5. The Distance Between Your Ears
There was a point when I was about 5 1/2 miles from the finish and there was a man behind me -- coming the other direction on the out & back -- who was about 6 1/2 miles out from the line. I saw the sweep van pull up beside him. I was too far away to hear, but I knew what conversation they were having. I kept repeating in my head, "Don't get in that van! No, don't do it! You're so close!" I desperately wanted him to keep going, and I really wanted to punch that driver for putting the offer on the table for that guy.

Then the man stopped walking and reached for the door.

I only cried three times on the course. Twice I teared up because I was just so happy to be there and knew that I would finish. But the tears only streamed down my cheeks one time and it was for this man. There is something painfully heartbreaking to witness a person give up.

About an hour later, the van pulled up beside me.

"How are you feeling?" he asked.

"I feel fine," I said. Then, with perhaps too much force: "Keep driving."

He laughed and drove on.
. . .

Yes, this was a long, painful day. But even just a few days later, I don't really remember so much of the physical discomfort -- though I was definitely a lot more than uncomfortable. What I remember is how high my spirits stayed. I think this is what got me over that finish line. Except for bonking on the first loop of the bike, I smiled BIG for most of the day and almost all of the run.

At the pre-race talk, Lance Watson, a multi-sport coach, told us to treat ourselves well on race day. He'd just come from IM Canada where he saw one dejected face after another. "Don't give up on yourselves," he told us. It was exactly what I needed to hear. I spent the two weeks before crying and beating myself up for not training harder. I had been incrementally giving up on myself every day leading up to the race.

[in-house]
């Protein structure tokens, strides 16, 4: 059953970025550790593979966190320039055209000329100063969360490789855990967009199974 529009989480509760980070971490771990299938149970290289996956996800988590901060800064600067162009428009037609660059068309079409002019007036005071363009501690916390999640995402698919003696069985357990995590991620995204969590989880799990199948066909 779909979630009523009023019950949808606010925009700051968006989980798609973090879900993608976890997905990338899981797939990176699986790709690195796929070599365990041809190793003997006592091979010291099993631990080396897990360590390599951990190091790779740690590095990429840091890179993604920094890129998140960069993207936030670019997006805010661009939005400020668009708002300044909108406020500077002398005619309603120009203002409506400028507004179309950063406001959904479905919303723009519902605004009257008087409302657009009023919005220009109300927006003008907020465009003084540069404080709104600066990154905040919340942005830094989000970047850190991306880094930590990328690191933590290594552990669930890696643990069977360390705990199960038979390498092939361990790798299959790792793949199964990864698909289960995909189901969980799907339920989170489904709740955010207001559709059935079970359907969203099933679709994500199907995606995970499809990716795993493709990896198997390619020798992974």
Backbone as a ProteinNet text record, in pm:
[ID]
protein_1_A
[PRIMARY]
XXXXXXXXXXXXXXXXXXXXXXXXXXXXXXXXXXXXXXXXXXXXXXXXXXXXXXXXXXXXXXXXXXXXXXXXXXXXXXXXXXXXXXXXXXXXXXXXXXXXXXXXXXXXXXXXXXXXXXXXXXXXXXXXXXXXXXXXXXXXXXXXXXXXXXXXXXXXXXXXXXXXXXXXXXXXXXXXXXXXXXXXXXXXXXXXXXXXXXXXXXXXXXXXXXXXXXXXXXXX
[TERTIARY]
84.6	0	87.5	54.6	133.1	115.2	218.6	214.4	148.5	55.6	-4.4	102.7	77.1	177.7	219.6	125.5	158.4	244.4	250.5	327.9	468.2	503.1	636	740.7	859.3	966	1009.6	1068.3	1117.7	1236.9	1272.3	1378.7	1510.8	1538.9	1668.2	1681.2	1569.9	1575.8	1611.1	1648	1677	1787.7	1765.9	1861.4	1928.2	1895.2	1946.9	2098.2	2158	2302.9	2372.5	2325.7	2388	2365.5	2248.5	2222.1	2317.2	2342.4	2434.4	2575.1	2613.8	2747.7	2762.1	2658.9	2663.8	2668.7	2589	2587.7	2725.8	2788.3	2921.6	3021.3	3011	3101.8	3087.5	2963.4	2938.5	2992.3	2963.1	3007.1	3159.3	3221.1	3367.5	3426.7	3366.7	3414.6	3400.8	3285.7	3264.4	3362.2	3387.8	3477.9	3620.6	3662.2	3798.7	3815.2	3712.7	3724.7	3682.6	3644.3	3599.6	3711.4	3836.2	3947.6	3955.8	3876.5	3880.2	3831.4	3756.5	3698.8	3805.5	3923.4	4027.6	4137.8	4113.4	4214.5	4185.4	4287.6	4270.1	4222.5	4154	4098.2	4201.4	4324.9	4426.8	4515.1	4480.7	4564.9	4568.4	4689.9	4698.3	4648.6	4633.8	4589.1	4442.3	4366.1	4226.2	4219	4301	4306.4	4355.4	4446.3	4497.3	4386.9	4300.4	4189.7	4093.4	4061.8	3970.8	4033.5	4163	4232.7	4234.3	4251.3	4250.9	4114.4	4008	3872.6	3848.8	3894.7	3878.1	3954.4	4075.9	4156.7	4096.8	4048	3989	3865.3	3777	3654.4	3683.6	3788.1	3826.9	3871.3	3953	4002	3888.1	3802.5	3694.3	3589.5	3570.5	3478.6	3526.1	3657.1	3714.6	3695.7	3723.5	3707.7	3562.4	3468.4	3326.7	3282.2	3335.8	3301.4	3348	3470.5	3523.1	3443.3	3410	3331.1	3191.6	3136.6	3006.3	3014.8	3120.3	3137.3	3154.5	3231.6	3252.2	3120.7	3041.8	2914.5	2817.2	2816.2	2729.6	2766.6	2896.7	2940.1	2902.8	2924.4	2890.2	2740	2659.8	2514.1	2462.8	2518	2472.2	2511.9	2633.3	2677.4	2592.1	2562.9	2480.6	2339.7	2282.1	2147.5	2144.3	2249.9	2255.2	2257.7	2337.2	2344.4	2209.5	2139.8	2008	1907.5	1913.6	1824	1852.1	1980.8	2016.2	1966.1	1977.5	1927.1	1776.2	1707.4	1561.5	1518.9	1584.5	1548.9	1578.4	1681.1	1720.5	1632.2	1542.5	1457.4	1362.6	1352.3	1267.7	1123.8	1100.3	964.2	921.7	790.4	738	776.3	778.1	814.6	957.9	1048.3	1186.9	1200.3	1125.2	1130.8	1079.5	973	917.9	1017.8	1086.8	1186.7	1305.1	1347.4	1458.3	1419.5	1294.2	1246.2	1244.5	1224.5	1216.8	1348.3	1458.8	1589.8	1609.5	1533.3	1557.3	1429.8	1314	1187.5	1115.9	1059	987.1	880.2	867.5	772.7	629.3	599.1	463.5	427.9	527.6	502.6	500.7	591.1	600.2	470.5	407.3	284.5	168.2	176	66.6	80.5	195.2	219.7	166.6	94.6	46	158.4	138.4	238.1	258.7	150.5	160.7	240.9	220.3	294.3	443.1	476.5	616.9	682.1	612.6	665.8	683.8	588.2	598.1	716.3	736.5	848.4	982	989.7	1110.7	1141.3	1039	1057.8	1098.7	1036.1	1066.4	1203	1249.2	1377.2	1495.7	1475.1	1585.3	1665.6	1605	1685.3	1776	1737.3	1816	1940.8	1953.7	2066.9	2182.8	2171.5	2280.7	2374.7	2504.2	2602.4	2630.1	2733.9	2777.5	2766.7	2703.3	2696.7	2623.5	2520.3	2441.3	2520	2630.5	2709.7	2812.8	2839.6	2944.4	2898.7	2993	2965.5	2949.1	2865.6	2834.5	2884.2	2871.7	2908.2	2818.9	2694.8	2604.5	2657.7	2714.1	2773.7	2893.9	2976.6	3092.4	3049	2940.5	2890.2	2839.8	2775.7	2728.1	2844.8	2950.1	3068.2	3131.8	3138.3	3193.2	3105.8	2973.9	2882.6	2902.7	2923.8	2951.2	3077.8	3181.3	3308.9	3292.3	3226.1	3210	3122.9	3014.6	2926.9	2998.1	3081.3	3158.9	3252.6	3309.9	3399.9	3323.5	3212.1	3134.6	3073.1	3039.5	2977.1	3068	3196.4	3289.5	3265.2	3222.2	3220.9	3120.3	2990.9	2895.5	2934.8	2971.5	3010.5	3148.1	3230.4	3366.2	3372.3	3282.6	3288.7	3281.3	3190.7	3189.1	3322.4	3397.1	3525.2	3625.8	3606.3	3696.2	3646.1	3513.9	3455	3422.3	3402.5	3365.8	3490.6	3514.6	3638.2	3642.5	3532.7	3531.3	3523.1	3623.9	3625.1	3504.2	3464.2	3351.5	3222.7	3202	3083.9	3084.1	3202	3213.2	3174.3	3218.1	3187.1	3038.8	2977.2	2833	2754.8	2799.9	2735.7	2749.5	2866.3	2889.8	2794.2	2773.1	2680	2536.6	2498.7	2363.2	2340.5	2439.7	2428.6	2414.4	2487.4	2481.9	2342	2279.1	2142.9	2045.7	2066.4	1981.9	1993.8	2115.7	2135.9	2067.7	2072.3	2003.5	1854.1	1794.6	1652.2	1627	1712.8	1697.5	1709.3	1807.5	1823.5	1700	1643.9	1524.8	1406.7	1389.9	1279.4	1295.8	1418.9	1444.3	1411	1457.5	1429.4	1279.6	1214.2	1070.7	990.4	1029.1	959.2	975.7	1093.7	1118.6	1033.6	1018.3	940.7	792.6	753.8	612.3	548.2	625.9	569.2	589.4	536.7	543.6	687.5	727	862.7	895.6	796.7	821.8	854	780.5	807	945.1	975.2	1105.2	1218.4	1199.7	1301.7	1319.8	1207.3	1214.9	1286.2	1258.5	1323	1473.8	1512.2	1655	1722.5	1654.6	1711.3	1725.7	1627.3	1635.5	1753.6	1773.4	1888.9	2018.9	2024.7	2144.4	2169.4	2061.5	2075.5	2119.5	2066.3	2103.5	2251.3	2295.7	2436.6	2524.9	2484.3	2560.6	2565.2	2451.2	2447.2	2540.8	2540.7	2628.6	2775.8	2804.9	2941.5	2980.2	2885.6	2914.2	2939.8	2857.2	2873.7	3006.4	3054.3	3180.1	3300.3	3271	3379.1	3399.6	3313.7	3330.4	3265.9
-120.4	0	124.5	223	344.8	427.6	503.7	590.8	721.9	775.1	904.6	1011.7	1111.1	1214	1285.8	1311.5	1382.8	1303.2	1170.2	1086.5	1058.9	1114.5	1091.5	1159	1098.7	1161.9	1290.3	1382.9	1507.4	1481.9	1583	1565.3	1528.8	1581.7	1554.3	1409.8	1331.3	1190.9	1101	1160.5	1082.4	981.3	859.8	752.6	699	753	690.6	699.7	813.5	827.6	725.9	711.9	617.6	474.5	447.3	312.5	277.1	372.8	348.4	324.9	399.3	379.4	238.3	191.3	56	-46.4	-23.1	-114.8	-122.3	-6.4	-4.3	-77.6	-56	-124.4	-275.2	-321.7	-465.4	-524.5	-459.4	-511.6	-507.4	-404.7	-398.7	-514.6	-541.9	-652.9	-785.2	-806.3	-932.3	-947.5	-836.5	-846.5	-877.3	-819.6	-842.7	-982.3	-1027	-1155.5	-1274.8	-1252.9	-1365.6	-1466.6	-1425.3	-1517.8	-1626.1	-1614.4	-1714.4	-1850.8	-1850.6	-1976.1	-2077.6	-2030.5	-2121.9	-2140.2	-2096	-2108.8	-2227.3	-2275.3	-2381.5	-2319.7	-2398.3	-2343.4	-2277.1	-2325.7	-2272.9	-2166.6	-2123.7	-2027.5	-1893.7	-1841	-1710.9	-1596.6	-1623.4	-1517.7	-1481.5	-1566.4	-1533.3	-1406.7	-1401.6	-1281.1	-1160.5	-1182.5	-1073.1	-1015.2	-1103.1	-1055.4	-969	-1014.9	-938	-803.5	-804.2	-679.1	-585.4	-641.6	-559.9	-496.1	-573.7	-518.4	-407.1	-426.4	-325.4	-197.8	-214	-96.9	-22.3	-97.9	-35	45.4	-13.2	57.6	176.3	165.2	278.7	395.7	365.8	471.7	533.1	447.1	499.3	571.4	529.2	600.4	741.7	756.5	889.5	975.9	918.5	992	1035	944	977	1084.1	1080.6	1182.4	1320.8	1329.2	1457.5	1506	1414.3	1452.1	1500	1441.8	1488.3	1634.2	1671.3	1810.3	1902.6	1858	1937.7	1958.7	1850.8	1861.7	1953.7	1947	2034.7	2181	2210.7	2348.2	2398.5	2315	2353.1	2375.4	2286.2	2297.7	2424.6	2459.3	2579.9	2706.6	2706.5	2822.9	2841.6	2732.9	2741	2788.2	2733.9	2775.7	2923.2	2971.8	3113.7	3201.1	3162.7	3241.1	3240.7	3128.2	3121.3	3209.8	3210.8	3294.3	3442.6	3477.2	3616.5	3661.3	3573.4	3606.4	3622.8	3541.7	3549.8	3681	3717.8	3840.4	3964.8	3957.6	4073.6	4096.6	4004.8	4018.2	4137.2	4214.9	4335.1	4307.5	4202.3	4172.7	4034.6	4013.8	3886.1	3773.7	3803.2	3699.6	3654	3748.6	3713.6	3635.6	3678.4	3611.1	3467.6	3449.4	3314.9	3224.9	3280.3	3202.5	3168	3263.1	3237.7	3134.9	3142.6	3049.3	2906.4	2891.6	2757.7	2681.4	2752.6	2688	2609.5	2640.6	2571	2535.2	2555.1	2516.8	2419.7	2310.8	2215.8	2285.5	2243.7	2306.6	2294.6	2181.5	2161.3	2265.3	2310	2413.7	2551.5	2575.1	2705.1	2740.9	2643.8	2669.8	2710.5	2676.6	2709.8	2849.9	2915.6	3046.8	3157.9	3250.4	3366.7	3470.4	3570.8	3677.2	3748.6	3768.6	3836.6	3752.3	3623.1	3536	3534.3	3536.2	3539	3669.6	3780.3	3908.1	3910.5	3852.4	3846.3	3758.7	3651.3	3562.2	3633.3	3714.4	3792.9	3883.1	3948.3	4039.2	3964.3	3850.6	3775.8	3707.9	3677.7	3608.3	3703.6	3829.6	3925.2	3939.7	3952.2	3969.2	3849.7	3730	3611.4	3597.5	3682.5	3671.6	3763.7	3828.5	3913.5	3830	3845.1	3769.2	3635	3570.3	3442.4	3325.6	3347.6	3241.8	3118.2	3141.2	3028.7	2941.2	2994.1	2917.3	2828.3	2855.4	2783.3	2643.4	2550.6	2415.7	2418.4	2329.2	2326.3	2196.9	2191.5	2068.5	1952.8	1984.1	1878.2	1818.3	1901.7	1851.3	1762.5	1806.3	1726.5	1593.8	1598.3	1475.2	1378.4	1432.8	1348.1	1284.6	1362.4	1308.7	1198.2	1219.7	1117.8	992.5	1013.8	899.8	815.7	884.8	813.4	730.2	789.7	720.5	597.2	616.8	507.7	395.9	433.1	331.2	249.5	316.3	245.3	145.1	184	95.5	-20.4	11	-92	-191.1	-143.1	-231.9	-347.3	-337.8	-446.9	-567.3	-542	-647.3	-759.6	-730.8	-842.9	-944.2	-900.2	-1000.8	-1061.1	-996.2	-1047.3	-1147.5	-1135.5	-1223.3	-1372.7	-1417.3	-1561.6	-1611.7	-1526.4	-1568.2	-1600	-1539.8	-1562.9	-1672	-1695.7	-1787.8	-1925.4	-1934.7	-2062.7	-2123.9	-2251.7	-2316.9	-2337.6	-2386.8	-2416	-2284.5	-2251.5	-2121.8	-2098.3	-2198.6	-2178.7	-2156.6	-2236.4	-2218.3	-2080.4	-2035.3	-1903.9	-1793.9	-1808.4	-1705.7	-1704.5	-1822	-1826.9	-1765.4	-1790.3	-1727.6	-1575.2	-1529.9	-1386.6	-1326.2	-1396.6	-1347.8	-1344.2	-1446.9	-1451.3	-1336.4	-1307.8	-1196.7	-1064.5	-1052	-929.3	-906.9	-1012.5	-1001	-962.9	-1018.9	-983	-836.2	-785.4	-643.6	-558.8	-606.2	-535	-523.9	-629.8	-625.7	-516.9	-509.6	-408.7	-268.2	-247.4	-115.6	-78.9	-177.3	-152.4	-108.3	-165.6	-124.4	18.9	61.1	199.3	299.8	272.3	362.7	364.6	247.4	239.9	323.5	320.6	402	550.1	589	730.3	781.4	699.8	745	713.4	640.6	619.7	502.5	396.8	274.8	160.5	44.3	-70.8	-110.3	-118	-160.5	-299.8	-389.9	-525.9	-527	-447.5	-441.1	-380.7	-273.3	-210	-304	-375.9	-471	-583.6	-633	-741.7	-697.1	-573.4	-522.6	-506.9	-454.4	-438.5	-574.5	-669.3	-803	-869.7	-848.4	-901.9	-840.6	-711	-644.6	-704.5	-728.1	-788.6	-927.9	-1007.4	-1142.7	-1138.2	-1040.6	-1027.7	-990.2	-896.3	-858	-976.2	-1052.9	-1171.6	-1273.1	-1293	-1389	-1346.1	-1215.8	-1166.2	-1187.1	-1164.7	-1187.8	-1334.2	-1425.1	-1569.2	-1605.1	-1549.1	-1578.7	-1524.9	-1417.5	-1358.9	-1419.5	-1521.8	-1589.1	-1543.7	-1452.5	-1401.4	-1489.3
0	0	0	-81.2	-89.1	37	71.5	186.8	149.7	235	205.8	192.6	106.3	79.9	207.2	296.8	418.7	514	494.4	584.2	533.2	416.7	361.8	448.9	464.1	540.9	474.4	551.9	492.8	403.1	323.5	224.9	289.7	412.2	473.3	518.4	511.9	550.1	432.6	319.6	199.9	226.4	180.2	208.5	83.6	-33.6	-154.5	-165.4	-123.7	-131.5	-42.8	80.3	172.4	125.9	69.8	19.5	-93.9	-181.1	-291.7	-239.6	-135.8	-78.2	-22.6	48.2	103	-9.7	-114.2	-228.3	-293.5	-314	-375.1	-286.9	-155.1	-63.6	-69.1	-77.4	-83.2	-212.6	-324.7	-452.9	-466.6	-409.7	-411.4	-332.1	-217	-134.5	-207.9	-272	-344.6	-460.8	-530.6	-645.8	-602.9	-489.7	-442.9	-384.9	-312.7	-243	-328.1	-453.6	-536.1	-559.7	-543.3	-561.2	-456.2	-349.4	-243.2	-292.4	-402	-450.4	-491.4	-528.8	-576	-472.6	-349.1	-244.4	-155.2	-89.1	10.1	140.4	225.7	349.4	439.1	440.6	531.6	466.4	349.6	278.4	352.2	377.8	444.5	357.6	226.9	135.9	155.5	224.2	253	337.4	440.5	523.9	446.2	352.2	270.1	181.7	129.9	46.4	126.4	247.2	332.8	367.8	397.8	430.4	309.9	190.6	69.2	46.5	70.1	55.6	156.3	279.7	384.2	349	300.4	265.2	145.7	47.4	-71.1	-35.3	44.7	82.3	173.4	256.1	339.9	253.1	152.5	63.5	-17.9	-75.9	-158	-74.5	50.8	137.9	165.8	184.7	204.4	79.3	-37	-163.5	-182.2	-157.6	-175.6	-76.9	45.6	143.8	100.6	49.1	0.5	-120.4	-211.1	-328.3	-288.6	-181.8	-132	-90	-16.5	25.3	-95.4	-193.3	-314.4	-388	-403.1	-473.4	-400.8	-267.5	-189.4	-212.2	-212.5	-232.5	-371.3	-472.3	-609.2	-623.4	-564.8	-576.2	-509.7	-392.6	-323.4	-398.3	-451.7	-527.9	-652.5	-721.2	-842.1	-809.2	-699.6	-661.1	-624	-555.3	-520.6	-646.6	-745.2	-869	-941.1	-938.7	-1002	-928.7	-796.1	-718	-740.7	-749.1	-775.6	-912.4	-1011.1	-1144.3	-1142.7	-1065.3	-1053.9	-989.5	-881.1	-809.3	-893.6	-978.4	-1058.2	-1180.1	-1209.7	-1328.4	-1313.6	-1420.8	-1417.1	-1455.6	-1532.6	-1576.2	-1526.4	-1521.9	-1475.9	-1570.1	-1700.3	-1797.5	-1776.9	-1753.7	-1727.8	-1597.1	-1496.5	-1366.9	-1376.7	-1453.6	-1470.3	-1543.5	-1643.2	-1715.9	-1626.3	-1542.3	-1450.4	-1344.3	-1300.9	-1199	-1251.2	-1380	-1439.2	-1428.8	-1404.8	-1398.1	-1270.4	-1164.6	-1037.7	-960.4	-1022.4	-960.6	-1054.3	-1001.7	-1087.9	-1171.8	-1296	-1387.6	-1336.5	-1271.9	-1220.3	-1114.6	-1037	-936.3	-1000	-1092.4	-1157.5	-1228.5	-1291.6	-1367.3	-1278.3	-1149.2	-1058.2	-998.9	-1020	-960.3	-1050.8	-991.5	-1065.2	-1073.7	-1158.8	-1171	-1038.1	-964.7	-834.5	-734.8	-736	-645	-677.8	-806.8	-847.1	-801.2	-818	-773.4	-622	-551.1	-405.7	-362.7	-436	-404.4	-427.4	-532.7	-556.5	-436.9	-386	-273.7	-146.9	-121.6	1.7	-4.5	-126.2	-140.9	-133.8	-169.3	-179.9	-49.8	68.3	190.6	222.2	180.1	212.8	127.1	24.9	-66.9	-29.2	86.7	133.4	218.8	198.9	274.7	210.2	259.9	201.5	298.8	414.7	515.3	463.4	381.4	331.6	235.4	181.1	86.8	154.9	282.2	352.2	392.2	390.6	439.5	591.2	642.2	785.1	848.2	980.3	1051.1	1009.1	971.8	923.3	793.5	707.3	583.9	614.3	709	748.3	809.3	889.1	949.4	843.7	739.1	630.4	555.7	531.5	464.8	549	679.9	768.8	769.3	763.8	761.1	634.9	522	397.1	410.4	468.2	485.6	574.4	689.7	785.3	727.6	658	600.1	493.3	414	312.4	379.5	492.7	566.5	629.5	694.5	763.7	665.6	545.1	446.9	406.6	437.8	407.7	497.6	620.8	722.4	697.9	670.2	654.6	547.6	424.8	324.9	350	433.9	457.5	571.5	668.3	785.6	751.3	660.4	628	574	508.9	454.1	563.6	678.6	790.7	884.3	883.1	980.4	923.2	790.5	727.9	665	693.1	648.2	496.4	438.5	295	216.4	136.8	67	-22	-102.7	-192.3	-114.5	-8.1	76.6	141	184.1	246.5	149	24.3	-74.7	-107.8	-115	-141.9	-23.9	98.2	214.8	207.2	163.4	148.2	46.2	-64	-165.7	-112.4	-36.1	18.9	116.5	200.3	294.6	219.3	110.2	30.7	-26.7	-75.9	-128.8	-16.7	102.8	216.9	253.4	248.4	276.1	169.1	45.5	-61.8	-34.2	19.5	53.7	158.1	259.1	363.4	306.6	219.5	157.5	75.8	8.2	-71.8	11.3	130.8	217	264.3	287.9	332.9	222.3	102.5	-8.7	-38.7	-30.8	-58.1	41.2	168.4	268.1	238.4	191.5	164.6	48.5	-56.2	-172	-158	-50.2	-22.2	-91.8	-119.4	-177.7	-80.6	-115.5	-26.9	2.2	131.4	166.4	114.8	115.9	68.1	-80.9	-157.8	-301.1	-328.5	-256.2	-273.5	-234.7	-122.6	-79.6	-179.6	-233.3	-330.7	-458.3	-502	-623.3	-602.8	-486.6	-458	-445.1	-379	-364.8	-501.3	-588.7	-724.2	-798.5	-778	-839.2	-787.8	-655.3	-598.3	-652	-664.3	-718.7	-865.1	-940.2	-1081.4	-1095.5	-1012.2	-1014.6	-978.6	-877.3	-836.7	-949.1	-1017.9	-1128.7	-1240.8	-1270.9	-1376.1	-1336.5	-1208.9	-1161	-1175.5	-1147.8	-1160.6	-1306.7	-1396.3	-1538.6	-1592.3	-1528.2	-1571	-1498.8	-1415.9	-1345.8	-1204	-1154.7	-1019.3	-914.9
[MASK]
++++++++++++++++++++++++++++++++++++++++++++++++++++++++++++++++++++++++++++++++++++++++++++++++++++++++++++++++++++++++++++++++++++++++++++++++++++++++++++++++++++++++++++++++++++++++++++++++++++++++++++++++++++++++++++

So I smiled instead.

And I never gave up on myself.

And I finished.

And then I tripped three steps after crossing the finish line.


Jen said...

Holy shit to high hell are you AWESOME! Race report: totally worth the wait. I'm tingly and smiling like a silly fool in my cubicle right now from reading the thing.

Of course, I'm taking you out to dinner sometime so I can hear all about it in person.

And I LOVE that you're alredy talking about doing another one of these! Whooo-hoooo!

Go Mom Go said...

Thank you! Your story was wonderful and I can't wait to hear more. Have you decided when you will do this again? Did you sign up for Lou next year?

I was thinking of all of you out there on Sunday. I would check out my watch and think...they should be here. Or whatever.

Rest up. Recover. Tell us more.


Jen said...

And one more thing: you know what's worse than having your butt grabbed? Being the butt grabber. (Looks away in shame... Yes, I've been a butt grabber. I didn't mean to, I swear!!!)

Anonymous said...

Umm...yeah, totally teared up while reading this, especially the part where you told the van driver to "keep driving"!

Oh, and you look like superwoman in your race photo, love it!!!

stacey said...

You have no idea how much of an inspiration you are to some of us!

In a room by myself, I couldn't help clapping for you. It scared my cat. :P

Wendy said...

Brava, Krissy! Brava!!!

Duane said...

Nice! Very nice!

00badness said...

I didn't know you could tell the sweep to keep driving! That was your ass kicker coming out and telling the driver you were about to kick his.

Mary Sunshine said...

"Keep Driving!" Words to live by. I'm so crazy proud of you!!!

You are a great athlete AND a gifted writer.

I should have pushed myself to try to keep up with you....nobody, not one person, grabbed my saggy, middle-aged ass. ;-)

Can't wait to hear what your next adventure will be.